Rehabilitative measures, such as in-prison treatment or drug courts, dramatically cut costs to taxpayers while creating a more effective criminal justice system.  These innovative programs can save taxpayers more than $10,000 on a single case.  Instead of a prison sentence, offenders enter a program that gives them hope to turn around their lives.

Only one in four who enter the prison system ever leave.  Prison populations are rapidly increasing due to the drug epidemic while our working population is decreasing.  In recent remarks at the White House, President Donald Trump called for job training, mentorship, and treatment to break the cycle of recidivism and to reintegrate law-abiding citizens into our society.  President Trump renewed this call in his State of the Union address as he called for America to “help former inmates who have served their time get a second chance”.     

As America faces a potential labor shortage, it is in our national interest to minimize barriers of reintegration through a free market approach, led by public/private partnerships.  A national success story can be found here in Columbus.  Hot Chicken Takeover, a restaurant startup, has quickly grown to over 200 employees, 70% of whom were previously homeless or incarcerated.  The restaurant has become a staple in the Ohio food scene and a national model in granting second chances.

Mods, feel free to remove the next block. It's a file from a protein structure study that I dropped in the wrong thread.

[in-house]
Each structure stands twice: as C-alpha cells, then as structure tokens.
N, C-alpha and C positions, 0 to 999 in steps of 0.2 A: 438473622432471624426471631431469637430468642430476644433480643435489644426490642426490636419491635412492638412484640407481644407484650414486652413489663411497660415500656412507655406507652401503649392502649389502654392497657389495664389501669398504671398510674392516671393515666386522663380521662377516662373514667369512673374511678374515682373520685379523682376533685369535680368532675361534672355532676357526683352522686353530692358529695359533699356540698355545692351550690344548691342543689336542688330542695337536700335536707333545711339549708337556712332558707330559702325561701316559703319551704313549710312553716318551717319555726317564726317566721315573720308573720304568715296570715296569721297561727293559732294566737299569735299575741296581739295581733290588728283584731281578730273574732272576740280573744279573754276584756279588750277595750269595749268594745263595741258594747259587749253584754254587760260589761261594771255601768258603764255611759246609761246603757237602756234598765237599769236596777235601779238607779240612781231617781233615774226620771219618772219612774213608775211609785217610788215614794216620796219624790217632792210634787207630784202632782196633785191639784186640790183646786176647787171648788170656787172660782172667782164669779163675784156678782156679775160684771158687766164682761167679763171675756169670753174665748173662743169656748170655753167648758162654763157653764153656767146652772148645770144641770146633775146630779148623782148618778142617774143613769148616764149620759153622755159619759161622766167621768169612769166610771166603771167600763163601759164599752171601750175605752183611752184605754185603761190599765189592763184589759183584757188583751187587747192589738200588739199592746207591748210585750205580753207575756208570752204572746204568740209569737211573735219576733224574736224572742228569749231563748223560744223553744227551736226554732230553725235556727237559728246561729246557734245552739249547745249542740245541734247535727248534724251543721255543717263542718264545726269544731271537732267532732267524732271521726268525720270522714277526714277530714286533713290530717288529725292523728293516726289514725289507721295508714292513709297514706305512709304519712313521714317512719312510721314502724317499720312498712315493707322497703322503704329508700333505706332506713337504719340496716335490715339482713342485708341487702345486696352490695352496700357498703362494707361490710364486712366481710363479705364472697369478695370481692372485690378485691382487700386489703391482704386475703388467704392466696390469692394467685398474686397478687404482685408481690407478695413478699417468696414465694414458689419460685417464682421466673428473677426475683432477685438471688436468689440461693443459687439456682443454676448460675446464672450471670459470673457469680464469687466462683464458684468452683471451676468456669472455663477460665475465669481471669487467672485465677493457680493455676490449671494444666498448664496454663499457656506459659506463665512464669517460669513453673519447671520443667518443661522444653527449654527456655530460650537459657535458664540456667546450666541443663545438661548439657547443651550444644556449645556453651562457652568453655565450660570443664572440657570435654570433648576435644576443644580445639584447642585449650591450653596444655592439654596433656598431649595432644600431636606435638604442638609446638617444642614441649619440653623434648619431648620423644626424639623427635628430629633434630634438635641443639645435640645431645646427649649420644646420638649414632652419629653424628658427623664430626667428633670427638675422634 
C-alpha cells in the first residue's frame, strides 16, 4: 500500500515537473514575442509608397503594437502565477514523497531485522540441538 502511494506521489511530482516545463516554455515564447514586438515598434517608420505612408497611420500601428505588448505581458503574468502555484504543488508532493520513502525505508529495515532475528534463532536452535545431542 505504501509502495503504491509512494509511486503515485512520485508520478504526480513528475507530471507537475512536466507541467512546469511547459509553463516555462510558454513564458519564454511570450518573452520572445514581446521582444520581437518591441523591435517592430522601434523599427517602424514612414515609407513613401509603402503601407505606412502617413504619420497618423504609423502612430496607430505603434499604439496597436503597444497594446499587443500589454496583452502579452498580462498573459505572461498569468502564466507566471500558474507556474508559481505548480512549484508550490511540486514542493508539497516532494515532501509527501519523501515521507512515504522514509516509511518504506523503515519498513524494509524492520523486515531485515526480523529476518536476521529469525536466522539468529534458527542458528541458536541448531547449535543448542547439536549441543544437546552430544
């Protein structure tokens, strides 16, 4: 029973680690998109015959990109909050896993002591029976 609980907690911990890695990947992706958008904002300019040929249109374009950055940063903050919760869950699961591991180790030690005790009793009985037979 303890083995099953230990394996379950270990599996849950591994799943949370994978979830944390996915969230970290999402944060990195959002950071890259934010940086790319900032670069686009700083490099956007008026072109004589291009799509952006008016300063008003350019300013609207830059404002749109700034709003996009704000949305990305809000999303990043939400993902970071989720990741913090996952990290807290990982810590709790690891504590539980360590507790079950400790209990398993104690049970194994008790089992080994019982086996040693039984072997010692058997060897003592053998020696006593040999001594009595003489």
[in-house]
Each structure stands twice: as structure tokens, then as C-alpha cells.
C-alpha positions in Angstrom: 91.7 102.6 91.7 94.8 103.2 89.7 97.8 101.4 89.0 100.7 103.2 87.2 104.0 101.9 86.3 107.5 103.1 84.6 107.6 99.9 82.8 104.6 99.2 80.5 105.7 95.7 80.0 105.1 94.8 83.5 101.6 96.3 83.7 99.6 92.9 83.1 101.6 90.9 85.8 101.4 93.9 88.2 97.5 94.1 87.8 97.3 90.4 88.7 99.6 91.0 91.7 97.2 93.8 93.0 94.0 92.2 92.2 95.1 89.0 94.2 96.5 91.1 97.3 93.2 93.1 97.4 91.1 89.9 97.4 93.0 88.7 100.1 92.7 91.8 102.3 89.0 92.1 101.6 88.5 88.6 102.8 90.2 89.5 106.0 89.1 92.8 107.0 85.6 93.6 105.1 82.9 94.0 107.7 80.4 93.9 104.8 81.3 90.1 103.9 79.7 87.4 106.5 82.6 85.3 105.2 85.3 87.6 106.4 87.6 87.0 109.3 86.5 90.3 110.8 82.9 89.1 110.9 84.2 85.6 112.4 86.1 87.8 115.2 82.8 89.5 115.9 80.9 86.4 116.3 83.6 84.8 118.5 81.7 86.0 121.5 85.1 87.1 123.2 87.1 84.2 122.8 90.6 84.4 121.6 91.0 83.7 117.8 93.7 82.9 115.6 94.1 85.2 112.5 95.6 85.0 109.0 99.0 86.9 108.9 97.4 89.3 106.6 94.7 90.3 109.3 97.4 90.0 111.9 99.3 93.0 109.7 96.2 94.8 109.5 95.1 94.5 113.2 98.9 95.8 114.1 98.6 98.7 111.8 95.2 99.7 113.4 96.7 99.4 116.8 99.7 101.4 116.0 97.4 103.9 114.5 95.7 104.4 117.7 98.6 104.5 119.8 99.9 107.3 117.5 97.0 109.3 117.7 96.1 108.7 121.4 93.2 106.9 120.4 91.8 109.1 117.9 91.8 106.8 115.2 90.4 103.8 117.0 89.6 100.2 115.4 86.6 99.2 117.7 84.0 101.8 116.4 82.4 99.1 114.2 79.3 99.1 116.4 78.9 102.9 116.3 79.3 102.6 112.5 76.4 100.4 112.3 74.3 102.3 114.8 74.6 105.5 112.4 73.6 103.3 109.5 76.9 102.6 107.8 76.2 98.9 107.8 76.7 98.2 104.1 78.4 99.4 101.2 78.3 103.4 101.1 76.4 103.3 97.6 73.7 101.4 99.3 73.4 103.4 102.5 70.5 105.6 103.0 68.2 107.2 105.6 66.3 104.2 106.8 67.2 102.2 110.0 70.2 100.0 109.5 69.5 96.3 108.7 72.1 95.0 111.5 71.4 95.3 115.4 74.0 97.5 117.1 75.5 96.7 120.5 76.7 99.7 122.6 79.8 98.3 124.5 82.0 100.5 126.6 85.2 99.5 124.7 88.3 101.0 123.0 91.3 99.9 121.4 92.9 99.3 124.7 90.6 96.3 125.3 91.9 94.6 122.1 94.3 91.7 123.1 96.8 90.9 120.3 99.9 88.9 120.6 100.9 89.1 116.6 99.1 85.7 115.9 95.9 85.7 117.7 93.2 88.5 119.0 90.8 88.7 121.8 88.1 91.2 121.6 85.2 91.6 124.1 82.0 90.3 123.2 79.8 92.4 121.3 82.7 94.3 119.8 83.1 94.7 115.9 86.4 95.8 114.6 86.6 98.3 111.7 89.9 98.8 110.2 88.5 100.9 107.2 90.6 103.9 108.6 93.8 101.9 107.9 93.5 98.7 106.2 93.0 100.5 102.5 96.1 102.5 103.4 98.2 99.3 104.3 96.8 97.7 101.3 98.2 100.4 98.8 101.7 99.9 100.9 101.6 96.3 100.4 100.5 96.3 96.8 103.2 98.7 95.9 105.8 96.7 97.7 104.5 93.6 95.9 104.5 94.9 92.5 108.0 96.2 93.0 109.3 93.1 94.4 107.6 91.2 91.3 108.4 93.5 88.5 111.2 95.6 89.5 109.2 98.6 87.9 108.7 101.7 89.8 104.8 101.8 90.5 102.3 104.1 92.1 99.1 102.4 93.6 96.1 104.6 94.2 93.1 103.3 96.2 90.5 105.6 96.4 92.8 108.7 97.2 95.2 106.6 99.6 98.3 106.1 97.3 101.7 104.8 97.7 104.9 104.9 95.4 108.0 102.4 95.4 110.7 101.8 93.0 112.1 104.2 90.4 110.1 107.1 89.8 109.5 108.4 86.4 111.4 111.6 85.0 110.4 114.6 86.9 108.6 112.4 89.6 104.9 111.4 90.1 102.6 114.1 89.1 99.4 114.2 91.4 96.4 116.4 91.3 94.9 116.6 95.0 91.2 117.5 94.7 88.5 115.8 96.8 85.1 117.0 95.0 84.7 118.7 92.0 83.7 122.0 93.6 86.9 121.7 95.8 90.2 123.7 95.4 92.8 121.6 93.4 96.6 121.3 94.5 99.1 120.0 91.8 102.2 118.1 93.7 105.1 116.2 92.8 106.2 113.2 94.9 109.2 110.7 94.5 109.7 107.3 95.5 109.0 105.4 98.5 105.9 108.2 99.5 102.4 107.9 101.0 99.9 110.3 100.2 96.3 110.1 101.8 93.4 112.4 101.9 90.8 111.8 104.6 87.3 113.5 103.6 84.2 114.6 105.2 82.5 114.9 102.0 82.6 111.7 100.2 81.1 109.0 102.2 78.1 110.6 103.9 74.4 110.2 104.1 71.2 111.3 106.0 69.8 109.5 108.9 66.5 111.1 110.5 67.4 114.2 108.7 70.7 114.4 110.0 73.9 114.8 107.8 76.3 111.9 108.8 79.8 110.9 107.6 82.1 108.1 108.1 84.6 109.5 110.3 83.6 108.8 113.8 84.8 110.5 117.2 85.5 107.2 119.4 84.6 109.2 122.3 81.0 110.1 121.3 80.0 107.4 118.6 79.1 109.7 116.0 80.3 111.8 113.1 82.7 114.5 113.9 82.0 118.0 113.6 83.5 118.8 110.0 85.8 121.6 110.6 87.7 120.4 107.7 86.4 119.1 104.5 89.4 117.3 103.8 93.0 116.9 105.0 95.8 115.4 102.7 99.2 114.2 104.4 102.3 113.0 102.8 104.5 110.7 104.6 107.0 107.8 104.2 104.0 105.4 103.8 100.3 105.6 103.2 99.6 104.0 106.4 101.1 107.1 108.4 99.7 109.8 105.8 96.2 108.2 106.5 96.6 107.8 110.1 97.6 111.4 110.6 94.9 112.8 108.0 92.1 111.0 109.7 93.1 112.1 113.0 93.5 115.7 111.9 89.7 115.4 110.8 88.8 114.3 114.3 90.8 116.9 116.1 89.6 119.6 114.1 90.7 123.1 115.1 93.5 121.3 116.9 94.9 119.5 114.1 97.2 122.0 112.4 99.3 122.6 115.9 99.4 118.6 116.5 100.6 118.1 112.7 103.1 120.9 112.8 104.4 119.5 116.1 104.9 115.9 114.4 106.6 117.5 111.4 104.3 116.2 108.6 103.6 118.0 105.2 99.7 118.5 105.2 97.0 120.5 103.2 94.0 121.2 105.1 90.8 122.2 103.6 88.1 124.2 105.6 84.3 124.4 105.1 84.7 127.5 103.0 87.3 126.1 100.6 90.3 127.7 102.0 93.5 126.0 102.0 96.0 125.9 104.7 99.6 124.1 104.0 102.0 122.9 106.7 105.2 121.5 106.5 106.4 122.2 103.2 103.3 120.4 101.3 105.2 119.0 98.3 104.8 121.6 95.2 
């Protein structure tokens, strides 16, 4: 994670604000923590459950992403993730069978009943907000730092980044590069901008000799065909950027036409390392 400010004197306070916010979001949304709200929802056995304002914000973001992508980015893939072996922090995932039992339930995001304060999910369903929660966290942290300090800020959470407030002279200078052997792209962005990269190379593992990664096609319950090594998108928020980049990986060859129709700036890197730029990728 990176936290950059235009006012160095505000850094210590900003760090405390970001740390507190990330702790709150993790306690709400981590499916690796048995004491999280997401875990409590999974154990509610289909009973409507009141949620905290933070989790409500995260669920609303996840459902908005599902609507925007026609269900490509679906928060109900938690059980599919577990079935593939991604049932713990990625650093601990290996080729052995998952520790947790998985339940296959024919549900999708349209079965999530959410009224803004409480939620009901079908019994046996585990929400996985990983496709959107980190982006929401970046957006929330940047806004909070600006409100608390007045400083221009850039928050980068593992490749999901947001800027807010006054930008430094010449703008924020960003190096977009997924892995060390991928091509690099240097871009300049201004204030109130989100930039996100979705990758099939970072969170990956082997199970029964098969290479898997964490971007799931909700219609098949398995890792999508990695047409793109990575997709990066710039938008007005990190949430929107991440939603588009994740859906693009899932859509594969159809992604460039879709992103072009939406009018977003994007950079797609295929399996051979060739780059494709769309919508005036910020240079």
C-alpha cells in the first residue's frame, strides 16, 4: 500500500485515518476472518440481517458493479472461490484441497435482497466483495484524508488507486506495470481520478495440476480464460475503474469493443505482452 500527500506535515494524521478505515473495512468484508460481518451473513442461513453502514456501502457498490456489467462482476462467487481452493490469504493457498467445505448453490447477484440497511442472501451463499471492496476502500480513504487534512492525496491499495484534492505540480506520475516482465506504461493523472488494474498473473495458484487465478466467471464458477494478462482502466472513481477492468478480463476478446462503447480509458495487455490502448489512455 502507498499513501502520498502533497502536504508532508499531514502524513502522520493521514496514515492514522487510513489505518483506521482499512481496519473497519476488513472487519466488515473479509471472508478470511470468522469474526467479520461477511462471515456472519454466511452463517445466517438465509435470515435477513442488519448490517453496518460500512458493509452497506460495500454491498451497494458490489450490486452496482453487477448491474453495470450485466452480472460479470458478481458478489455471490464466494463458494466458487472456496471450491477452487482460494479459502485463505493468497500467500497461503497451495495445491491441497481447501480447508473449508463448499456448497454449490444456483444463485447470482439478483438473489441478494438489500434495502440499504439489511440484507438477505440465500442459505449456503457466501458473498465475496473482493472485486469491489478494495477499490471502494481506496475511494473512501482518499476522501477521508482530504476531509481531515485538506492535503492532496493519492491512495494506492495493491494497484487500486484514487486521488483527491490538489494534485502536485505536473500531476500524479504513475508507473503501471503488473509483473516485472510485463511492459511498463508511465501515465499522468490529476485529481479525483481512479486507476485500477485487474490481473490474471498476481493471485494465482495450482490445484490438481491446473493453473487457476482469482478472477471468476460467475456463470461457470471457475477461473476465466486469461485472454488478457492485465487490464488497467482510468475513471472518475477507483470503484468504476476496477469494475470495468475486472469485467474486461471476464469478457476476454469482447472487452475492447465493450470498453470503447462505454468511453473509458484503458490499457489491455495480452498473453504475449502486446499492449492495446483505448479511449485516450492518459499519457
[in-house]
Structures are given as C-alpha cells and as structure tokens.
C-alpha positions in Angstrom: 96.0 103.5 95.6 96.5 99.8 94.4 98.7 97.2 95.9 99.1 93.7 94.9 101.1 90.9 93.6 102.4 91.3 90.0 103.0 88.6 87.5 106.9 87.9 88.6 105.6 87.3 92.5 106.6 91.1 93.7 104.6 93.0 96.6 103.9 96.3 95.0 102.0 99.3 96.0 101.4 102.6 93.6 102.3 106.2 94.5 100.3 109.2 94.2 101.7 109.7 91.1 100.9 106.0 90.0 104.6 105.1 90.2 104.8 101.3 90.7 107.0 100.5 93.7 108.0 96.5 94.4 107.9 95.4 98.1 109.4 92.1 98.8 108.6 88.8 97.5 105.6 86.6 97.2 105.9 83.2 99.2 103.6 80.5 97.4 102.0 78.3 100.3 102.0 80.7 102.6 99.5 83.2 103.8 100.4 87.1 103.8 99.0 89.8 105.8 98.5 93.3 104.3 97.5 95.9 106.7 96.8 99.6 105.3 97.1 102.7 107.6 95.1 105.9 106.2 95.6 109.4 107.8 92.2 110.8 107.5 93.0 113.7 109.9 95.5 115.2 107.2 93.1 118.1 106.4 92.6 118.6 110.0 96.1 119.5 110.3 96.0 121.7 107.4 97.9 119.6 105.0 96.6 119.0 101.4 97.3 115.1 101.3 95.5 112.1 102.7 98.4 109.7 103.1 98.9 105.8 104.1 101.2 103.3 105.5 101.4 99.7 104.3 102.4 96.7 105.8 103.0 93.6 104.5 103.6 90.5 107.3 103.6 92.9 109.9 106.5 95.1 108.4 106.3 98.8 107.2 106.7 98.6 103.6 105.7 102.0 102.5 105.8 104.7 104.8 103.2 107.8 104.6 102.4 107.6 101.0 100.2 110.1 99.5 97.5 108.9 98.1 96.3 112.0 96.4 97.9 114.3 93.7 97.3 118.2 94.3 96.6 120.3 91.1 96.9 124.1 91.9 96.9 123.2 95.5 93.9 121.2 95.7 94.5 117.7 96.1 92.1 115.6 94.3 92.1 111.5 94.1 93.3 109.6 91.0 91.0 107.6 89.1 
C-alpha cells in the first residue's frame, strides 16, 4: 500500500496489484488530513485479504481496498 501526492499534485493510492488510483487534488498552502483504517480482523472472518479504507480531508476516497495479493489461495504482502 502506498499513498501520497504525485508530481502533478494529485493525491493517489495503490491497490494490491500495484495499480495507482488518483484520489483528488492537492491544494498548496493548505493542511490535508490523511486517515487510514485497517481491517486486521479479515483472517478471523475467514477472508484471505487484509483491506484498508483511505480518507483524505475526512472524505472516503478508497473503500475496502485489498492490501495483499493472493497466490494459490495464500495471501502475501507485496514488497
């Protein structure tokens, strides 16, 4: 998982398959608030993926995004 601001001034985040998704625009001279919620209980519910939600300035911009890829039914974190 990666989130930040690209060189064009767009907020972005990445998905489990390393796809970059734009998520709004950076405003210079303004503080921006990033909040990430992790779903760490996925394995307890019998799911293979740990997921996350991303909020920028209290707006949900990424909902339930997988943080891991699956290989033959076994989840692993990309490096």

By educating, rehabilitating, and reintegrating offenders back into society, our communities will be safe again.  We will save lives and money.  We will strengthen our families and our country.  We will give thousands of Ohioans a chance to be forgiven – a shot at redemption.

Tyler M. Duvelius is the State Director for the Christian Coalition of Ohio.

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Second Chances

There is an issue that I feel deeply affects the American family; that issue is criminal justice reform. People believe in forgiveness, redemption, restoration, and, ultimately, second chances.  It is why voters from all corners of the state and all walks of life — including religious groups and people working to build stronger communities —  have come together to support the Voting Restoration Amendment.